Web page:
At my old website, we used to run Ghoul Pool contests. It’s an easy way to pander for audience participation, and I didn’t think anything of it until one year I found myself editing the entries. Suddenly and unexpectedly I got really bummed out as I culled through people’s submissions and I thought about how I would feel if some of these people died. I didn’t much care for doing Ghoul Pools after that.

Robin Williams is dead. I hadn’t thought much about Robin Williams in some time, and while I don’t have the level of mourning that I’ve expressed for others, I can say with absolute certainty the world is not as great as it once was without Robin Williams. Rest in peace.

Here are three things I’ll always think about when I think about Robin Williams.


1. “Al, you old son of a bitch! How do you feel about that call today? I mean the Dolphins! Fourth-and-three play on their 30 yard line with only 34 seconds to go!”

“How do you think I felt? Betrayed. Bewildered… wrong response?”

“I’m not sure.”

Whenever I get together with my parents, I know we’re going to have a good time if The Birdcage is on. Yeah, the movie is sort of garish, ridiculous and filled with clichés coming from every angle, but once you get past some of its flamboyance, it’s filled with tons of great, tiny little character moments like that dialogue exchange above.

I adore the idea of one gay man attempting to teach another gay man how to act like a straight man as if he even has any idea what he’s talking about. He realizes it halfway through their little fake rehearsal, and the moment of sheer befuddlement and panic painted on his face gets me every time.

When I think about Robin Williams, I don’t think of this movie, even though it’s probably my favorite of his by far. His character Armand Goldman is so inextricably part of the fabric of these characters, this world, and those moments, I lose myself in it every time and have to remind myself that it’s got Dianne Weist, Gene Hackman and Hank Azaria too. I love all those people, and normally I’m fully ready to swallow them whole in everything they’re in.

In The Birdcage, they become part of the whole, and all I think about is how much I can’t wait for the next scene, no matter where I am. Robin Williams hits like 10 homeruns in this movie (“Stop crying! Goddamn you! I’ve got to get out there before they eat enough to see the bottom of the bowls. Fuck the shrimp!), and yet I forget it’s him. It’s absolutely fucking brilliant, and while it’s undeniably Robin Williams, his perfect mesh with the ensemble is what makes me adore it the way I do.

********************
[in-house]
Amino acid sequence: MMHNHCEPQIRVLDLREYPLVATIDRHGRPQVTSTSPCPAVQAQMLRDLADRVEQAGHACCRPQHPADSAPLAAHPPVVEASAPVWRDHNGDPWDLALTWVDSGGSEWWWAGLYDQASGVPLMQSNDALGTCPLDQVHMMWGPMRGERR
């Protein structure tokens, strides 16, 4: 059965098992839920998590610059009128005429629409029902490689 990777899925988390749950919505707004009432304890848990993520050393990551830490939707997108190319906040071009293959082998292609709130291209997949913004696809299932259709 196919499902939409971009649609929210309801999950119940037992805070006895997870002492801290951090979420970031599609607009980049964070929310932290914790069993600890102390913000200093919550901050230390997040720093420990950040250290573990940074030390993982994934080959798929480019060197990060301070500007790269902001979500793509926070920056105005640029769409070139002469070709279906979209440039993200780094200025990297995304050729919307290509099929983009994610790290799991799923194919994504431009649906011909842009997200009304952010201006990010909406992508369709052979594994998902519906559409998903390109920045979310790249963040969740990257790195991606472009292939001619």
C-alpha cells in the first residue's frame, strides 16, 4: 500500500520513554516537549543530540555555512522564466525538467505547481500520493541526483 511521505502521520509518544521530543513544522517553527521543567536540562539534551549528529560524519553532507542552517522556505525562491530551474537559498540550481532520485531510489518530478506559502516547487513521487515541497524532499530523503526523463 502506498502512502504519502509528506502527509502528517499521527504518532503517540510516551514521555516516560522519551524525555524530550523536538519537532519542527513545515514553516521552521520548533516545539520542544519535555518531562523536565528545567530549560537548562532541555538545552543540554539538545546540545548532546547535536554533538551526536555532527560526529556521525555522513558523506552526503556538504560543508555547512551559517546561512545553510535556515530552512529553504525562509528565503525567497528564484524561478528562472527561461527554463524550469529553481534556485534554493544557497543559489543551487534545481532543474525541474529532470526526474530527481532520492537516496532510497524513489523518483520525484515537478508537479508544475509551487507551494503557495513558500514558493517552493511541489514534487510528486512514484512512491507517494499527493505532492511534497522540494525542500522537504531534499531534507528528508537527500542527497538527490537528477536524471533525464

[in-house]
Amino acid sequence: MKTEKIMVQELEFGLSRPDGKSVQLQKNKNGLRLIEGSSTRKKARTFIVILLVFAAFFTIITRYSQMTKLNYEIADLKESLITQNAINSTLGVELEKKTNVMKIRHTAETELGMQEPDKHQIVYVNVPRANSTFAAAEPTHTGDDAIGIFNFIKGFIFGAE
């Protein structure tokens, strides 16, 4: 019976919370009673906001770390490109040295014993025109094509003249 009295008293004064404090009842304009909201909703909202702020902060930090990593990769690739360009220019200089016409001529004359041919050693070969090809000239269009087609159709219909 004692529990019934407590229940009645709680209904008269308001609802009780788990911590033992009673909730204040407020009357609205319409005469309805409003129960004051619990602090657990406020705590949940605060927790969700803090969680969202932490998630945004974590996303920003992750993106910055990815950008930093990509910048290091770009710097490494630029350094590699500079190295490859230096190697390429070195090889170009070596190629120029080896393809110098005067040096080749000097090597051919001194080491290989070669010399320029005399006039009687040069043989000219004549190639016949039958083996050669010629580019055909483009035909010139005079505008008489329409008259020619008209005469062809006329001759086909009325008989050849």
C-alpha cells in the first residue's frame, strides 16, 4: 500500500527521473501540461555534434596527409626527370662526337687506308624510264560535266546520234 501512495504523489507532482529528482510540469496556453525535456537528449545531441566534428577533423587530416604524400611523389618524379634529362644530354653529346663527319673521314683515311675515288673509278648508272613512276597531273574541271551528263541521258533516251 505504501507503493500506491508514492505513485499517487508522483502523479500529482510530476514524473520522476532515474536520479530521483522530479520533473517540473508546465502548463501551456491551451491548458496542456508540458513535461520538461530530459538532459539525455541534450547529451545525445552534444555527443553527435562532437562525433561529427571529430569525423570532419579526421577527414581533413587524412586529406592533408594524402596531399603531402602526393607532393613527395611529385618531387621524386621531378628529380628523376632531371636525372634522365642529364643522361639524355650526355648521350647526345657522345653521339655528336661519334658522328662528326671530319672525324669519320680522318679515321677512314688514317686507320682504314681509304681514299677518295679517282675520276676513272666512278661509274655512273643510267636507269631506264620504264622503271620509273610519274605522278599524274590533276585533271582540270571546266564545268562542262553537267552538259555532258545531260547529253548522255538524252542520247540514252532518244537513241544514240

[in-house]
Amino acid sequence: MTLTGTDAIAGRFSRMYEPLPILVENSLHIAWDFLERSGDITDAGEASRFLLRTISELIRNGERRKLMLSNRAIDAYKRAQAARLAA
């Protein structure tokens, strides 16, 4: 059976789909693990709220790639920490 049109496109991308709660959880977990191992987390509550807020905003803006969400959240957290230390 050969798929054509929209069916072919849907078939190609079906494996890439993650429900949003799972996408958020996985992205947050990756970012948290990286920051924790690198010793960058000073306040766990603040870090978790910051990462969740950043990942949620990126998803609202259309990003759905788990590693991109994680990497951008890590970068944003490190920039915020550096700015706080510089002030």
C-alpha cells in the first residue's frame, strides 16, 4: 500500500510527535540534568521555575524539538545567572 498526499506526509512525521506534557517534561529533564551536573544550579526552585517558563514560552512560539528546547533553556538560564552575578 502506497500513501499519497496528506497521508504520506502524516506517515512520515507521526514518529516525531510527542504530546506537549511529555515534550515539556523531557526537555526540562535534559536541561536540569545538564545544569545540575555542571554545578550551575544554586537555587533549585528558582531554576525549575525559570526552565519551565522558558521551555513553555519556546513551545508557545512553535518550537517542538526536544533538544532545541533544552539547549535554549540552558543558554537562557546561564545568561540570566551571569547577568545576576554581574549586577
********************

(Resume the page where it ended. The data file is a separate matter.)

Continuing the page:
robin jay

2. Contrast that with my one notable memory of Jay Leno’s “Tonight Show,” which is the exact opposite of this. Sometimes you could have way too much Robin Williams. And on one episode of “The Tonight Show,” he was the lead guest, and Tracey Ullman was the second guest. I think the third guest was just a big tray of amphetamine backstage because the energy between these two maniacs was off the charts. Jay couldn’t hope to contain them, and normally I despise shameless mugging to this extent, but the whole thing had such anarchic glee – combined with Jay’s growing and palpable discomfort and annoyance – I couldn’t help but love it.

One of my favorite food writers, Albert Burneko, says this about ketchup, “It doesn’t taste bad (and anyone who tells you it does is more interested in claiming cultural high ground than in telling the truth), so much as it tastes a lot. Vinegar and sugar and salt and tomato, all in wild abundance…”

That’s like Robin Williams to me. He’s not a bad comedian – as some holier-than-thou beatnik comedy snob asshole who’s more interested in asserting intellectual superiority than telling the truth – so much as he’s a lot of comedian. And when you put him next to boring old Jay Leno, all that flavor is a delight and all that energy gets plastered onto the comedy show blank slate. I still think about the unhinged jouissance of this “Tonight Show” segment from time to time. It always makes me smile.


3. For as touchy-feely as Robin Williams could be – and oh sweet Moses were some of his movies treacly schmaltz fests – I always liked him best when he seemed dangerous. He creeped the shit out of me in Insomnia opposite an exhausted-but-wired Al Pacino. He played a wonderfully unsettling weirdo on an episode of “Law and Order: SVU.” And in what counts as probably the movie with the least redeeming qualities that I inexplicably love, his performance as Rainbow Randolph in Death to Smoochy is totally untethered and sort of terrifying.

For reasons I cannot articulate well, this line always obliterates me, “Look what you’ve done to this place. It’s all Dian Fossey. When I lived here, it was Bob Fosse. Right there, I had a big painting of a naked chick holding a little plant; very tasteful, no bush…”

I think it’s his definition of “tasteful.” Or maybe how he has this story right on deck for when he enters his old apartment. Maybe it’s the reference to both Dian Fossey and Bob Fosse in the same sentence in reference to interior decorating. I don’t know why I find this so funny, and truth is, I don’t want to know because it’s more enjoyable just to enjoy the perfect absurd line delivered flawlessly by a master.

And that’s the essence of comedy. There are people out there, who, no matter what they do, will find a way to make you laugh good, hard laughs more than a few times. Robin Williams certainly gave me that, and whenever I see him pop up on cable pretending to be straight to fool a Conservative senator, picturing him and Tracey Ullman terrorizing Jay Leno, or imagine him taking design cues from Bob Fosse, I’ll always smile and laugh at least a little bit.

Thank you, Robin Williams. And rest in peace.

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